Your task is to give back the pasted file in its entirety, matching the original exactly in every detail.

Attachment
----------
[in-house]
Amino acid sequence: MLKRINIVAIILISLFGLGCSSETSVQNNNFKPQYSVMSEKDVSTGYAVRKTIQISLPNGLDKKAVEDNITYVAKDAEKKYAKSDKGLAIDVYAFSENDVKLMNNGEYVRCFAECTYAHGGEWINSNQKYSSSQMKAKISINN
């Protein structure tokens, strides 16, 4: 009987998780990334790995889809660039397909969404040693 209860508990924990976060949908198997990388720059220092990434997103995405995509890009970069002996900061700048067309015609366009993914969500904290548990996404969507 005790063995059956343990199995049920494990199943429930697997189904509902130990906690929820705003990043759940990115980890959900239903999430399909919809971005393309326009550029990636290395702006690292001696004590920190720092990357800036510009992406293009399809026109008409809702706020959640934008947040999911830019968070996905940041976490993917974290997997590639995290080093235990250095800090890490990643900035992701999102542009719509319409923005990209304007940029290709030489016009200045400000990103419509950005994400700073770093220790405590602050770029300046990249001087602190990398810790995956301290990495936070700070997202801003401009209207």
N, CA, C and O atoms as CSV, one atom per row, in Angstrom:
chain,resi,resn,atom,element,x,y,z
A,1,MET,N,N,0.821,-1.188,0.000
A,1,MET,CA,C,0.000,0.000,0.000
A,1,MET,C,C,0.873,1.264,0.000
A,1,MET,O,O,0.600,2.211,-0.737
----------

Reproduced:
[in-house]
Amino acid sequence: MLKRINIVAIILISLFGLGCSSETSVQNNNFKPQYSVMSEKDVSTGYAVRKTIQISLPNGLDKKAVEDNITYVAKDAEKKYAKSDKGLAIDVYAFSENDVKLMNNGEYVRCFAECTYAHGGEWINSNQKYSSSQMKAKISINN
């Protein structure tokens, strides 16, 4: 009987998780990334790995889809660039397909969404040693 209860508990924990976060949908198997990388720059220092990434997103995405995509890009970069002996900061700048067309015609366009993914969500904290548990996404969507 005790063995059956343990199995049920494990199943429930697997189904509902130990906690929820705003990043759940990115980890959900239903999430399909919809971005393309326009550029990636290395702006690292001696004590920190720092990357800036510009992406293009399809026109008409809702706020959640934008947040999911830019968070996905940041976490993917974290997997590639995290080093235990250095800090890490990643900035992701999102542009719509319409923005990209304007940029290709030489016009200045400000990103419509950005994400700073770093220790405590602050770029300046990249001087602190990398810790995956301290990495936070700070997202801003401009209207």
N, CA, C and O atoms as CSV, one atom per row, in Angstrom:
chain,resi,resn,atom,element,x,y,z
A,1,MET,N,N,0.821,-1.188,0.000
A,1,MET,CA,C,0.000,0.000,0.000
A,1,MET,C,C,0.873,1.264,0.000
A,1,MET,O,O,0.600,2.211,-0.737